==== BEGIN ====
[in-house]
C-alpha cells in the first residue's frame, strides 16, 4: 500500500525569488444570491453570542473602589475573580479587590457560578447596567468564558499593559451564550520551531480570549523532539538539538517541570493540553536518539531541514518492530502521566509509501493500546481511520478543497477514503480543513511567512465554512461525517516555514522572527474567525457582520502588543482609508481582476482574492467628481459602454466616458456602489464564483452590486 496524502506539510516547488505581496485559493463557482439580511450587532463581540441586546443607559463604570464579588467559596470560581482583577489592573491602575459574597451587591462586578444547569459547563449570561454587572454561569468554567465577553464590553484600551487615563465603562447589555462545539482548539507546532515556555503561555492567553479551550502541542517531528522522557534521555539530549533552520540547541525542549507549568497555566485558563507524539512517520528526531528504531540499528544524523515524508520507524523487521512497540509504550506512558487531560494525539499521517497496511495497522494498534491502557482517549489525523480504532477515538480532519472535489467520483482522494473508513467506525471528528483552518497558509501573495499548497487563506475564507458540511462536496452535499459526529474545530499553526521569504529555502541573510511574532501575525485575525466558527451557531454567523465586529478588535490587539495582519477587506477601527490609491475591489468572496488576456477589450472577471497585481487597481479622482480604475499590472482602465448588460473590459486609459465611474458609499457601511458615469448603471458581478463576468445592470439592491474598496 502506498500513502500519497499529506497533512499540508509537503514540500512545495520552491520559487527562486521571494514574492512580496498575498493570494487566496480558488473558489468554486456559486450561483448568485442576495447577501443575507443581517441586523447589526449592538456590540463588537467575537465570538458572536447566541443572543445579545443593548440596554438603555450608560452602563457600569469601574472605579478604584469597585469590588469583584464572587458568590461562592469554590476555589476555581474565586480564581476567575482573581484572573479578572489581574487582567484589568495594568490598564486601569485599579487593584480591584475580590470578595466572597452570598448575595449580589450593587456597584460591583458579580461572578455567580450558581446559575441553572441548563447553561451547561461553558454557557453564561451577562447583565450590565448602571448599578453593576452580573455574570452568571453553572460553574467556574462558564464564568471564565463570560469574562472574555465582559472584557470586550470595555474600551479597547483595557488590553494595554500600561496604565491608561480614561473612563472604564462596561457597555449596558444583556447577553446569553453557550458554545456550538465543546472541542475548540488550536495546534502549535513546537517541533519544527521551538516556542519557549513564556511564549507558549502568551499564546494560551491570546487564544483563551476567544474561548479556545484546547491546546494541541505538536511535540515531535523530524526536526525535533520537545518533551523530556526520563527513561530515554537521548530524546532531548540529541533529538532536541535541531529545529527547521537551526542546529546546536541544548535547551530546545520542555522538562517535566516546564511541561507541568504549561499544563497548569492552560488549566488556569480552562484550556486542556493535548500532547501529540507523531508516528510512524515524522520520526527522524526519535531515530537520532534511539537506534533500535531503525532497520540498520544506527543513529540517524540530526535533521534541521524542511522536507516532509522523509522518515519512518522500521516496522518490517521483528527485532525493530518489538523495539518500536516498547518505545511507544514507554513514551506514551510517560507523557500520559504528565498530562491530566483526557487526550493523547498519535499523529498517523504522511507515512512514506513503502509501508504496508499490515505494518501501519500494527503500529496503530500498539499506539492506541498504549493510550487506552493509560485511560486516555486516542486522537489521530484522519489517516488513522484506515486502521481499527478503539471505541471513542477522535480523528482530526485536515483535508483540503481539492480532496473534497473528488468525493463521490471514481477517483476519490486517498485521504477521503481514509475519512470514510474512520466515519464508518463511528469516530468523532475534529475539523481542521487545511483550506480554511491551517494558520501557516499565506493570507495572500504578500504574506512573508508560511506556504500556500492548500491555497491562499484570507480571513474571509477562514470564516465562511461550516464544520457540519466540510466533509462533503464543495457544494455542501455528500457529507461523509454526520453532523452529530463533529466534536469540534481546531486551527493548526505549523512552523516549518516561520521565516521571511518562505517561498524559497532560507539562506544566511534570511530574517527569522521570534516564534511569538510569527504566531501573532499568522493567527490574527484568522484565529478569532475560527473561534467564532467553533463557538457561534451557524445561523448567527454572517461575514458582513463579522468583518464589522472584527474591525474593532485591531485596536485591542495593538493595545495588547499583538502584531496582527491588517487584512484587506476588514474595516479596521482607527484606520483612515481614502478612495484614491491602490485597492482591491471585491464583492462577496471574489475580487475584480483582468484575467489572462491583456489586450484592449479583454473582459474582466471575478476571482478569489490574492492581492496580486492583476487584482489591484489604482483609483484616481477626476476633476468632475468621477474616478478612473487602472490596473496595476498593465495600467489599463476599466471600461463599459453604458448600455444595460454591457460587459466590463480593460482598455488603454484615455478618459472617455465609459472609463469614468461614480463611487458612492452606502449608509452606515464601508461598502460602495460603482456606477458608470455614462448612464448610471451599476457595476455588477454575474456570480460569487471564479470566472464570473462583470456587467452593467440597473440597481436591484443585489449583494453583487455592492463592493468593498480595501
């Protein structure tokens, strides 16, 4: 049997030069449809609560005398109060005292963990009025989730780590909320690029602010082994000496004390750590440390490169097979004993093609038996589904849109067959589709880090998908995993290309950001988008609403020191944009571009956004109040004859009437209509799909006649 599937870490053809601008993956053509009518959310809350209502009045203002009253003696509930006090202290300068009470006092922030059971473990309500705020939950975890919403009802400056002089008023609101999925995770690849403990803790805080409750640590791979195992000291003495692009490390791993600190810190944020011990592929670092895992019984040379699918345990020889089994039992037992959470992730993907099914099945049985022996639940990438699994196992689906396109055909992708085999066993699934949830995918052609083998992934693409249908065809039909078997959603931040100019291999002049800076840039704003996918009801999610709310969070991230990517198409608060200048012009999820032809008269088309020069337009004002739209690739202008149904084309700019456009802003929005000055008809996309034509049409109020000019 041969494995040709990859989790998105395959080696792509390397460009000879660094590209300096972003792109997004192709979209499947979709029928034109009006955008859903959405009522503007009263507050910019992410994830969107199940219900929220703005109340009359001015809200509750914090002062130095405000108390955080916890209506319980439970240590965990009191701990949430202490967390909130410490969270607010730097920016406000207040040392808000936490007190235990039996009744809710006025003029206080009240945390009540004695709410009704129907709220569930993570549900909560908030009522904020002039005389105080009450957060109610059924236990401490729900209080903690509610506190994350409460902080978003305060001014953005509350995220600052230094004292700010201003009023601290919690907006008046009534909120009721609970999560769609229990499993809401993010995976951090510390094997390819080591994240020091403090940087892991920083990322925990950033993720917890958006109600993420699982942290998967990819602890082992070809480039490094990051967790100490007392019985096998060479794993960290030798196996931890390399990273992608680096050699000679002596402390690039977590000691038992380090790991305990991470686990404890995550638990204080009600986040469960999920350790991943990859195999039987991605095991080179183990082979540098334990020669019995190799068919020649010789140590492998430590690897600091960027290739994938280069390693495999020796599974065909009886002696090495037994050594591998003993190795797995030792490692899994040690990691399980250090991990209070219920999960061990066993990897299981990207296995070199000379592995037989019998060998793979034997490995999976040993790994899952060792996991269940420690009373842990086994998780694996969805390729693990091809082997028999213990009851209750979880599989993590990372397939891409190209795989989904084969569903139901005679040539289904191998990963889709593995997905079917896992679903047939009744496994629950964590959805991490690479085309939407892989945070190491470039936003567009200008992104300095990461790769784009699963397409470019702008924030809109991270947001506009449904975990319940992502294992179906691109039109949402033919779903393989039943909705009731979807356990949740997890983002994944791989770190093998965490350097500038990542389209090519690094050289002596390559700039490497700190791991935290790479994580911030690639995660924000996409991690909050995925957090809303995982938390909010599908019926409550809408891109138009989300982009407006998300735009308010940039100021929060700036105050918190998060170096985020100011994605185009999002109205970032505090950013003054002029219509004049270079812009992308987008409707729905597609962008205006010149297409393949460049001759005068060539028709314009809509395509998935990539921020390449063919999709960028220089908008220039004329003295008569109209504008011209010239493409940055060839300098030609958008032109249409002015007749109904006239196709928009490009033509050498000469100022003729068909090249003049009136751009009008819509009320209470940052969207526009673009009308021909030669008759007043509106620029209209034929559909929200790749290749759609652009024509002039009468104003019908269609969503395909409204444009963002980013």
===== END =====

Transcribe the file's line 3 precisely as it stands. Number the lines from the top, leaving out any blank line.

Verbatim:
């Protein structure tokens, strides 16, 4: 049997030069449809609560005398109060005292963990009025989730780590909320690029602010082994000496004390750590440390490169097979004993093609038996589904849109067959589709880090998908995993290309950001988008609403020191944009571009956004109040004859009437209509799909006649 599937870490053809601008993956053509009518959310809350209502009045203002009253003696509930006090202290300068009470006092922030059971473990309500705020939950975890919403009802400056002089008023609101999925995770690849403990803790805080409750640590791979195992000291003495692009490390791993600190810190944020011990592929670092895992019984040379699918345990020889089994039992037992959470992730993907099914099945049985022996639940990438699994196992689906396109055909992708085999066993699934949830995918052609083998992934693409249908065809039909078997959603931040100019291999002049800076840039704003996918009801999610709310969070991230990517198409608060200048012009999820032809008269088309020069337009004002739209690739202008149904084309700019456009802003929005000055008809996309034509049409109020000019 041969494995040709990859989790998105395959080696792509390397460009000879660094590209300096972003792109997004192709979209499947979709029928034109009006955008859903959405009522503007009263507050910019992410994830969107199940219900929220703005109340009359001015809200509750914090002062130095405000108390955080916890209506319980439970240590965990009191701990949430202490967390909130410490969270607010730097920016406000207040040392808000936490007190235990039996009744809710006025003029206080009240945390009540004695709410009704129907709220569930993570549900909560908030009522904020002039005389105080009450957060109610059924236990401490729900209080903690509610506190994350409460902080978003305060001014953005509350995220600052230094004292700010201003009023601290919690907006008046009534909120009721609970999560769609229990499993809401993010995976951090510390094997390819080591994240020091403090940087892991920083990322925990950033993720917890958006109600993420699982942290998967990819602890082992070809480039490094990051967790100490007392019985096998060479794993960290030798196996931890390399990273992608680096050699000679002596402390690039977590000691038992380090790991305990991470686990404890995550638990204080009600986040469960999920350790991943990859195999039987991605095991080179183990082979540098334990020669019995190799068919020649010789140590492998430590690897600091960027290739994938280069390693495999020796599974065909009886002696090495037994050594591998003993190795797995030792490692899994040690990691399980250090991990209070219920999960061990066993990897299981990207296995070199000379592995037989019998060998793979034997490995999976040993790994899952060792996991269940420690009373842990086994998780694996969805390729693990091809082997028999213990009851209750979880599989993590990372397939891409190209795989989904084969569903139901005679040539289904191998990963889709593995997905079917896992679903047939009744496994629950964590959805991490690479085309939407892989945070190491470039936003567009200008992104300095990461790769784009699963397409470019702008924030809109991270947001506009449904975990319940992502294992179906691109039109949402033919779903393989039943909705009731979807356990949740997890983002994944791989770190093998965490350097500038990542389209090519690094050289002596390559700039490497700190791991935290790479994580911030690639995660924000996409991690909050995925957090809303995982938390909010599908019926409550809408891109138009989300982009407006998300735009308010940039100021929060700036105050918190998060170096985020100011994605185009999002109205970032505090950013003054002029219509004049270079812009992308987008409707729905597609962008205006010149297409393949460049001759005068060539028709314009809509395509998935990539921020390449063919999709960028220089908008220039004329003295008569109209504008011209010239493409940055060839300098030609958008032109249409002015007749109904006239196709928009490009033509050498000469100022003729068909090249003049009136751009009008819509009320209470940052969207526009673009009308021909030669008759007043509106620029209209034929559909929200790749290749759609652009024509002039009468104003019908269609969503395909409204444009963002980013």